Actually in our household when I was growing up the self-cancelling kettle was a thing of wonder, we’d switch it on just to see if it really would turn itself off and, when it did, turn and soundlessly gape at each other in wonder. You have to remember of course there were only three TV channels back then so kids had to find amusement where they could.

So kettles can’t be improved? Well yes they can, stick Heston Blumenthal in front of one and he’s immediately thinking ‘what if’ and the result of such thinking is the Sage Tea Maker

The clue is in the name, we saw one demo’d, along with a bunch of other Sage products designed by Heston, a few weeks back, and although all the gadgets were very interesting, the Tea Maker piqued our interest most so we asked for a loaner to review.

The first thing you notice is that it’s heavy. The German glass is quality, as it needs to be with a £199 price tag.  It is of course cordless and the base station has a brushed steel look and is liberally bestowed with LCD display, buttons and lights. You don’t just turn this thing on, you programme it.

There is a simple plan here. Different teas require different brew times and different water temperatures. The Tea Maker sorts the latter out by having a thermostatic switch in the jug. At 100C (for black tea) the switch goes and the water stops boiling. Then comes the bit which will have new generations of small boys enthralled, the stainless steel tea basket filled with loose tea lowers itself into the water as if by magic, but in fact by hidden magnets, and sits there brewing for the pre-set time (strong, medium or weak).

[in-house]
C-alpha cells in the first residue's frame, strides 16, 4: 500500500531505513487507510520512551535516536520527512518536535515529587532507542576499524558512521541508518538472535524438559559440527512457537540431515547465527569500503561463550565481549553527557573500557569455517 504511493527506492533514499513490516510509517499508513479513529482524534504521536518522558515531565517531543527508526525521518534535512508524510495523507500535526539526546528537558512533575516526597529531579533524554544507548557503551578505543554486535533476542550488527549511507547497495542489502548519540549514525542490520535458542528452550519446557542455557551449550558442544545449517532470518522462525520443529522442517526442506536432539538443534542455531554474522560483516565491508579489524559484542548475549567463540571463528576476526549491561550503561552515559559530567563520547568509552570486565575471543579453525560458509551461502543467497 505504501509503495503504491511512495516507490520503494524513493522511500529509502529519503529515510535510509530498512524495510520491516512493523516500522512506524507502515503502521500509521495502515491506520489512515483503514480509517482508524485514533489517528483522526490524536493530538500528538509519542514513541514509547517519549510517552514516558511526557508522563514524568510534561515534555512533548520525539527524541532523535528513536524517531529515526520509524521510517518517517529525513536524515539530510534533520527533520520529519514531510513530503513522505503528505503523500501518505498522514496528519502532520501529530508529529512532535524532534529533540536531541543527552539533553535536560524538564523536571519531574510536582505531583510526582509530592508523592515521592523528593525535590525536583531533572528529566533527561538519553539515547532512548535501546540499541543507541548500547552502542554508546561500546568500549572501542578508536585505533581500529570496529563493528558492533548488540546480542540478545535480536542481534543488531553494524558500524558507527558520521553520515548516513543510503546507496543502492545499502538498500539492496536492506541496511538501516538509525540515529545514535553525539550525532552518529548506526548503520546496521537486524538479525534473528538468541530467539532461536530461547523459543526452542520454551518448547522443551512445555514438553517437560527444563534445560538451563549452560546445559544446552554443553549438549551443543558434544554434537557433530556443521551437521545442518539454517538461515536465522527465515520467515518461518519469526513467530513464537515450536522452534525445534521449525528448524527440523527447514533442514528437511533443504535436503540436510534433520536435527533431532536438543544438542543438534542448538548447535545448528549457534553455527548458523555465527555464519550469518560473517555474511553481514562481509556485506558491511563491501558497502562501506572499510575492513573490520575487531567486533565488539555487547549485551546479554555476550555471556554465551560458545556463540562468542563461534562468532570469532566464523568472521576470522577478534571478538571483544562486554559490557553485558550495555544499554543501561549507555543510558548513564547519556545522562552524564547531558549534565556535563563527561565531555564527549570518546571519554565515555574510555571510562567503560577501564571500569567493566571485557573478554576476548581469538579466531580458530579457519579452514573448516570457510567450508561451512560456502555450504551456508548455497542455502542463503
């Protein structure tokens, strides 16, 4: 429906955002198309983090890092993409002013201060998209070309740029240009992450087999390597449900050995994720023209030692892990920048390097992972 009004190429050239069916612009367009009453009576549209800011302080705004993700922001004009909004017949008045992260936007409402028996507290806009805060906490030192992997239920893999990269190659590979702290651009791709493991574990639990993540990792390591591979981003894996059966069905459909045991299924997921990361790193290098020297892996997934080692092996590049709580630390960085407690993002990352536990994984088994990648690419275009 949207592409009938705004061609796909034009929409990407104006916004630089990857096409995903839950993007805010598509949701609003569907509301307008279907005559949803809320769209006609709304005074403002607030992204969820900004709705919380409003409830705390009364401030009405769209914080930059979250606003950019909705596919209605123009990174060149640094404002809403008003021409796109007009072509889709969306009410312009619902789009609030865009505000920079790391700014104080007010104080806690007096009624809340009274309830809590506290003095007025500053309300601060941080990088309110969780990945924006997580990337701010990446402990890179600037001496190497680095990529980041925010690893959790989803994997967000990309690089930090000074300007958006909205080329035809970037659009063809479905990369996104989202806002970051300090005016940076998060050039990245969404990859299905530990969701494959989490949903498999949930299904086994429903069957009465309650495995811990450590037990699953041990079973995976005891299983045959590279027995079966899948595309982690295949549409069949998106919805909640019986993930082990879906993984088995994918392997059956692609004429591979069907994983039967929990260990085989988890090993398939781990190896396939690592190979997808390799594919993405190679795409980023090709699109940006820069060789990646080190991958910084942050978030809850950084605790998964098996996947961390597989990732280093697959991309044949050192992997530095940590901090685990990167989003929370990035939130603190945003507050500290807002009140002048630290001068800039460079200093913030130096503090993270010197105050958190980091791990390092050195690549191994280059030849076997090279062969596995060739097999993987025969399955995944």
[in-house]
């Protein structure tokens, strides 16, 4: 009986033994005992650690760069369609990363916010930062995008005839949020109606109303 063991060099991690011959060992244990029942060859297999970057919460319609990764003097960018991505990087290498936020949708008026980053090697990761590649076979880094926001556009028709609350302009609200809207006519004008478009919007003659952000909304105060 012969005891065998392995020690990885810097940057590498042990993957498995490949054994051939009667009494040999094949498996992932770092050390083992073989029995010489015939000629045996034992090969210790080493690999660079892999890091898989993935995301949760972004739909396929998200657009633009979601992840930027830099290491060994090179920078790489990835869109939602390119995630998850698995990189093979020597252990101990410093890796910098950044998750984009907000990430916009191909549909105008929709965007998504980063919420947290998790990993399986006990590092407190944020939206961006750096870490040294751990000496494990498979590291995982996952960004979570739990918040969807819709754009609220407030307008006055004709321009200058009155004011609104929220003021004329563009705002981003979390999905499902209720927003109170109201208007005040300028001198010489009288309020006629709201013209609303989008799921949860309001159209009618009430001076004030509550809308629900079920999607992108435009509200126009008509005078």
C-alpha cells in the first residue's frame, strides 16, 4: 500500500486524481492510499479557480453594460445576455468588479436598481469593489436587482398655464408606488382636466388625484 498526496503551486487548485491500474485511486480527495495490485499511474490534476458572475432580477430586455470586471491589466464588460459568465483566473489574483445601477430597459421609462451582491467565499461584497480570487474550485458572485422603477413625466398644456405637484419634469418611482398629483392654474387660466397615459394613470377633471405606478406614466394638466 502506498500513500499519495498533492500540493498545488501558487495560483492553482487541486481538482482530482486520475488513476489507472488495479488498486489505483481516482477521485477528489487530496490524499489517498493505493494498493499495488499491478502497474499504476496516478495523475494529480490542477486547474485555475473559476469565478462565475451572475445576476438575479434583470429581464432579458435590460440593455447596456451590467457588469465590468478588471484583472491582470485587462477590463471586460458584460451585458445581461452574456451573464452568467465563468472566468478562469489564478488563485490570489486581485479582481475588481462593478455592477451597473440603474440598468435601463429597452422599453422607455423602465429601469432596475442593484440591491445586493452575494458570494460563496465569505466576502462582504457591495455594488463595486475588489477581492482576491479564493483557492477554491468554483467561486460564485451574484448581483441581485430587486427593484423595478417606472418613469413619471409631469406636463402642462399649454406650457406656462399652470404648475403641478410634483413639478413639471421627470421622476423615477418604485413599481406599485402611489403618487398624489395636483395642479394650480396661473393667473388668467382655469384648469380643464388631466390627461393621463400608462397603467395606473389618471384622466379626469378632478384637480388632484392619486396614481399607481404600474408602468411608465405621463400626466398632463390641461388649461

At the end of that time, the basket rises back up again slowly and impressively. Your tea is ready and a ‘ping’ alerts you, that’s if you weren’t already sitting with your nose pressed to the glass breathlessly watching. The machine can be programmed to ‘keep warm’ so that even if you do wander off  and come back a few minutes later the tea will still be hot and can’t be over brewed as the tea leaves are out of the water.

The way we were

The Tea Maker has presets for perfectly brewed green tea, white tea, infusions etc. and can be custom programmed to your own preferences if, that is, you think you know better than Heston.

It also has a ‘boil water only’ pre-set so you can use it as a normal kettle. Perhaps best of all the Sage Tea Maker has a built in clock so you can set the thing up before bedtime and wake up to freshly brewed, non-stewed, piping hot tea. Now that’s progress on the old Teasmade idea.

If we had any criticisms it would be that black tea actually ends up a bit too hot, scalding in fact as it has no chance to cool down, and the stainless steel basket stains pretty much immediately with tannin and needs constant scrubbing to keep it looking nice. Oh and did we mention that the Tea Maker costs £199?

But these are minor gripes to the person that is a true tea fan and has the money to spare to indulge their passion. The Tea Maker’s build quality, as well as its cleverness, justifies the price tag just about and if there’s nothing on the telly you can always have fun making some tea.

Buy it at Lakeland, Amazon or John Lewis